Monday, February 25, 2013

Review: Aviator - January 2013 (Live)

Let's get right into this--no frills. Aviator is a beautifully abrasive, emotional hardcore band from Massachusetts. Having only been to Massachusetts a few times, all I know about Mass is that they have Converge and Bane. Well, luckily for me, Aviator has lived up to the standard that their fathers (and contemporaries--wow) have set, and this effort is the live version of 6 incredible, mind-numbing, evocative pieces of art. 

You: read this track-by-track. 

"Solemn Mountain" - a perfect opening track, this song sets the mood for the release; the lead guitar punctuating the atmosphere of the rhythm like stabbing something beautiful, but the beauty remaining. It isn't so much a song as it is a short story or narrative, and an incredible one at that. The emotion begins with an aggressive spoken word; these are angry poets, barking the ballads of Bukowski and Richard Bachman. The haunting "I will always remember" at the end cements the piece in all of its artistic beauty. 

"A Thousand Typewriters" - Aggression. This song begins in the anxious, battering, heavy chords, breaking rhythm like the plates your mom used to throw at your dad. After the lead kicks in, the song structure envelops you, taking you away, capturing you. And just when the melody is at a climax, the kick drum pounding like fists on a stage, the guitar stands alone, a slow riff scaling down. The drums fill, and hit the perfect beats, a jazz epic, and then it comes in--"Will we ever stop the bleeding?" Anxiety, emotion, and folks, this is a live recording. "I am still beating myself up, over everything... over nothing at all." And then the fury. The aggression. The bleeding vocal cords. Ending on the same anxiety it started with, this song is your new favorite.

"Forms (les feuilles mortes)" - Right off the bat, I appreciate this song. Knowing French, they don't capitalize the title--a grammatical correction. Awesome little bit. So let's get to the song: this jam starts off with drums, jazz chords, and a perfectly piercing bass; it sounds like the best La Dispute song, but without all the crying--all the poetry, all the art, and none of the gimmick. Out goes the jazz, and in comes the blues-y sounding punk, that remains until the military snare breaks and the lead plays shrieking, clean, and high--apathetic to the rest of the structure, and the bass flipping off the guitar strings and drums, playing on and on, with no remorse. I love when a band implements bass well, and sweet holy Christ, this band is my new favorite. That's it.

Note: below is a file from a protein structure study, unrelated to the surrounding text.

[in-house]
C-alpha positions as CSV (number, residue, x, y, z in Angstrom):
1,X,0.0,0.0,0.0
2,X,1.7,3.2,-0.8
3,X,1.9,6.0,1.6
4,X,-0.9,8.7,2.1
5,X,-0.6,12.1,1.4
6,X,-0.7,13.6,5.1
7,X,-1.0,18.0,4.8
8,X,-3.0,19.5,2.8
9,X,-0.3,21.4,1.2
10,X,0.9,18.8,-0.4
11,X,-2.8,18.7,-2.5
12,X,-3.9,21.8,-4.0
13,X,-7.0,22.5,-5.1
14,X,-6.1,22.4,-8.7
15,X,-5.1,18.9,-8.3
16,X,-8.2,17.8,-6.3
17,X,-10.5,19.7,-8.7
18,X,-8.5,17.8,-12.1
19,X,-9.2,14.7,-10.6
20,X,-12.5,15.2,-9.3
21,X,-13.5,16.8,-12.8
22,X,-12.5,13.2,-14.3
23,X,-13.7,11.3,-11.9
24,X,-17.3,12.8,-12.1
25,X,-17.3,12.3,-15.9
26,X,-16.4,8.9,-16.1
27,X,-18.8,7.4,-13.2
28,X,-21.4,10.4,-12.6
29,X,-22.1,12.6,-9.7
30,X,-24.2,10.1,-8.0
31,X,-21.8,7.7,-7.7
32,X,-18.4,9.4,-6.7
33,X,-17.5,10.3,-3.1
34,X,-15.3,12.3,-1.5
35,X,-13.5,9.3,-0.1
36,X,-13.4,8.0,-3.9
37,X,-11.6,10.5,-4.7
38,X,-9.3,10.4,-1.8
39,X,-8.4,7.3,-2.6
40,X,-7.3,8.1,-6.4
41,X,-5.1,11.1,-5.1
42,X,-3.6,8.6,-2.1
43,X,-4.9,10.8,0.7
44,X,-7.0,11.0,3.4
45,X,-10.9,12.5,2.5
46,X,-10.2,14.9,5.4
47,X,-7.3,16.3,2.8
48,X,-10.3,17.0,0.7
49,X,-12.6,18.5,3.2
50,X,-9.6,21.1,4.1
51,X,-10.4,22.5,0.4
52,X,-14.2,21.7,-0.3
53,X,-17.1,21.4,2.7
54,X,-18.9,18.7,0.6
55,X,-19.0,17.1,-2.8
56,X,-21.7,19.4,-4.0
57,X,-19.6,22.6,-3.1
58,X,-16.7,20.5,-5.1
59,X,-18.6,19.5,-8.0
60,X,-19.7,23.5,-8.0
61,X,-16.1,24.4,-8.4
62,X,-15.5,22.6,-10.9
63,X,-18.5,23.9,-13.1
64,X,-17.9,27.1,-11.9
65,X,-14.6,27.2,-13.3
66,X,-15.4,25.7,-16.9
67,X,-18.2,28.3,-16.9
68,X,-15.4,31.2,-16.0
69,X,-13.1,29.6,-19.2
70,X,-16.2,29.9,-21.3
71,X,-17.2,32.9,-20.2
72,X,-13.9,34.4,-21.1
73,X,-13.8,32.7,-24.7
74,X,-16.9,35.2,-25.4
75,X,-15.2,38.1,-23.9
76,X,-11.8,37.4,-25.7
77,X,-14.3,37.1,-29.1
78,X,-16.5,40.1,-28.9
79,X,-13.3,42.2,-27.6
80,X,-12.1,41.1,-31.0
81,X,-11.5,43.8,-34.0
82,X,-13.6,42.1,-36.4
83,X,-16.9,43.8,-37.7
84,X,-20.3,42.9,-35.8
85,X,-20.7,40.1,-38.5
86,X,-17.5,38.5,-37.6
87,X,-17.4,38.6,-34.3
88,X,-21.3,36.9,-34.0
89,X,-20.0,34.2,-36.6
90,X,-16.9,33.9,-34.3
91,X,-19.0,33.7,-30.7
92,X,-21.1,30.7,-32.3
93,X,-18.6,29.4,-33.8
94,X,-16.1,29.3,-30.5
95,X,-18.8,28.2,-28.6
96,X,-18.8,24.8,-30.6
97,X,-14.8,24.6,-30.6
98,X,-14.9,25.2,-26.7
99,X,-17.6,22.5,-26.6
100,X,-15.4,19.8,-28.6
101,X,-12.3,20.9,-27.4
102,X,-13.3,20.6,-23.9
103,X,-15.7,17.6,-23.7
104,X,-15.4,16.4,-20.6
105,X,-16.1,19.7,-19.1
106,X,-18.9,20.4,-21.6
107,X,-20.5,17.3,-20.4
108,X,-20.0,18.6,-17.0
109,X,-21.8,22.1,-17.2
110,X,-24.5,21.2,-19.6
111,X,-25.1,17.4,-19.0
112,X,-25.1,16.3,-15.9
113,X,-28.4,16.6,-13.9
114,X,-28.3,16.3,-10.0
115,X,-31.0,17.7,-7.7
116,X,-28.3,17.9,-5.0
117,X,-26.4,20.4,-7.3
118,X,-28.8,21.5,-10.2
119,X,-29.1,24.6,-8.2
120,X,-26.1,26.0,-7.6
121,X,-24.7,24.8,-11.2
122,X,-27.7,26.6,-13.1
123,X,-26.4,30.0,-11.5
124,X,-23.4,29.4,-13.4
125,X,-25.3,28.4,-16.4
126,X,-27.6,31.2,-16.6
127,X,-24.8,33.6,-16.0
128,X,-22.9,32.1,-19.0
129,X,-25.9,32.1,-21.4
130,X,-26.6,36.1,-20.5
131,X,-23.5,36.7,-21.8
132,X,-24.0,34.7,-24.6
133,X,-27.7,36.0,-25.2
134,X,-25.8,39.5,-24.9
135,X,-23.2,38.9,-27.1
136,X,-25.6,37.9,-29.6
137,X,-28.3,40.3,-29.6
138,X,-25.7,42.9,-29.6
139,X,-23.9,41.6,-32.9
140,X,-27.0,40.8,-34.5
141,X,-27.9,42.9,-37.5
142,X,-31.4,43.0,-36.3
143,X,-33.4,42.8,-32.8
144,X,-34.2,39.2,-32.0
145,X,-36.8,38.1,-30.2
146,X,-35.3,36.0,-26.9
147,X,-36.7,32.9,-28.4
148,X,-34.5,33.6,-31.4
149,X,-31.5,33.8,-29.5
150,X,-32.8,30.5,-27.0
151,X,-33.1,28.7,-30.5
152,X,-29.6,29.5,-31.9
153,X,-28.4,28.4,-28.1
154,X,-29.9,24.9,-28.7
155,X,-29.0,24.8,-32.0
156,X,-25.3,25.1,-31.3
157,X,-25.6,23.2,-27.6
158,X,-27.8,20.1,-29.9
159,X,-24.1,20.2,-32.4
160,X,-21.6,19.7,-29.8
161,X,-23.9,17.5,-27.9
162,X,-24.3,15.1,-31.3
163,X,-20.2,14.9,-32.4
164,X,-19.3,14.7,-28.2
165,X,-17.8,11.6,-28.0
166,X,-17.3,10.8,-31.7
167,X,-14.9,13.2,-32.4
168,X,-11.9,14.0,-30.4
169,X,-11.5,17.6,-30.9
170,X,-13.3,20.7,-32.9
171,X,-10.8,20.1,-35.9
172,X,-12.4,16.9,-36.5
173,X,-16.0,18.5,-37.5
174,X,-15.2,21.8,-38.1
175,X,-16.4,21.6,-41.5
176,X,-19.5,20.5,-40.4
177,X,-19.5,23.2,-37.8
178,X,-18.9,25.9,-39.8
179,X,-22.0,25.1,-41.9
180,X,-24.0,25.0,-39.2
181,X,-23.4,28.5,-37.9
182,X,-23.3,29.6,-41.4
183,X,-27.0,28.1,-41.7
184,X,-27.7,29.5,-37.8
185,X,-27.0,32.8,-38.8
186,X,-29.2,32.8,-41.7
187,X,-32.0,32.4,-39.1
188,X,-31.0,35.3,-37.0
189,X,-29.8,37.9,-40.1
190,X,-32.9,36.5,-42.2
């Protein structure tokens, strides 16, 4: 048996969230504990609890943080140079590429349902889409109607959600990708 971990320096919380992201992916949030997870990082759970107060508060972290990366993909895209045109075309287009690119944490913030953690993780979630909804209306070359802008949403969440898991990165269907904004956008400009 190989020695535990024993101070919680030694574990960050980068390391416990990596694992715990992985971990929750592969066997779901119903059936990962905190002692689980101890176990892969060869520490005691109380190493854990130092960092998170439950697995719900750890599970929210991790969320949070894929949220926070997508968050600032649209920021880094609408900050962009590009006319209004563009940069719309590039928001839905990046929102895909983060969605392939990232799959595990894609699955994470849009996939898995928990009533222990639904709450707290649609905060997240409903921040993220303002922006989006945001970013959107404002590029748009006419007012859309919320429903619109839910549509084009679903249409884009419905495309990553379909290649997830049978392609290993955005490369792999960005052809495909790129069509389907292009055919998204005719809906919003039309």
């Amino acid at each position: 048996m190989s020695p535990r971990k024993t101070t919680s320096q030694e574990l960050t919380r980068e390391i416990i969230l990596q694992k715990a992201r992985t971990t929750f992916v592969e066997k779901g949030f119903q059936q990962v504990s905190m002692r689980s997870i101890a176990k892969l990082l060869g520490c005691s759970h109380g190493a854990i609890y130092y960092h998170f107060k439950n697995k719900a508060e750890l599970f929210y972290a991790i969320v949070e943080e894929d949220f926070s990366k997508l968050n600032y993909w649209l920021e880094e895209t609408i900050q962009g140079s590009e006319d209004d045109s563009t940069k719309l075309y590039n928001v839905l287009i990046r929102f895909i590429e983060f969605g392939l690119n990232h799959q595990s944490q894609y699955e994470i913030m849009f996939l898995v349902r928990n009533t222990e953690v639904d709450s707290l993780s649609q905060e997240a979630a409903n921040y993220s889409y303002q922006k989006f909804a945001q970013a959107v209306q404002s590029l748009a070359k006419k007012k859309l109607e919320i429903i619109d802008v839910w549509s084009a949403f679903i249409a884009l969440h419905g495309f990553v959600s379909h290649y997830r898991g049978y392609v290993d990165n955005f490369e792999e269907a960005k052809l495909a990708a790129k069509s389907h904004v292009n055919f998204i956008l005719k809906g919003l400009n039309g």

"A Thousand Monkeys" - Right off, this guitar is incredible. Truly amazing, intricate artwork. Don't let the drums and vocals confuse you: the guitar is the song. Never have I heard a band use two guitars more effectively to create true, emotive pieces of pure artwork. I mean that. The only complaint I have with this song is that they didn't close the album with it. It's the type of track that makes you close your eyes; it makes you feel. You will cry. 

"I'm Sick Of Standing in The Same Place" - An incredible song. It reminds me of La Dispute but only the best parts, and none of the crying. Then this comes and I pissed myself: "I WON'T FALL BEHIND." Holy shit. The pure, unadulterated fury and aggression of this track is so incredible, I can't even stand it. This is the heaviest part of any song I've ever heard, much less a post-hardcore song. They threw the gloves off with this song, and they're hitting you right in your goddamn mouth--just like you deserve, you bastards. They end it with panic attack drums, and delusional, LSD-soaked guitar that fold in on themselves for every second of feedback. The end.

"Harvest Words" - Beginning with slow, building guitar, this song quickly opens into the broad field of hopelessness and fear. Without being dark at all, this song makes the listener experience the full range of insanity. Sanity turns to doubt, doubt leads to the fear of insanity, the fear of insanity leads to absolute paranoia, and paranoia leads to insanity. "GRIND MY TEETH TO FALL ASLEEP." Loneliness, despair, fear, hopelessness. This is good, ladies and gentlemen. This is really, really good. 

This is already the best post-hardcore album of the last year...
And it's a live album...
I'll let you process that.

I'm not going to give you a long, drawn out closing statement, because I don't want to detract from the band that just shocked me into, and out of, existence. Just... listen to this band. I cannot express this enough: this band is easily the best post-hardcore band out there right now. If you're not listening to them, you're an absolute dumbass.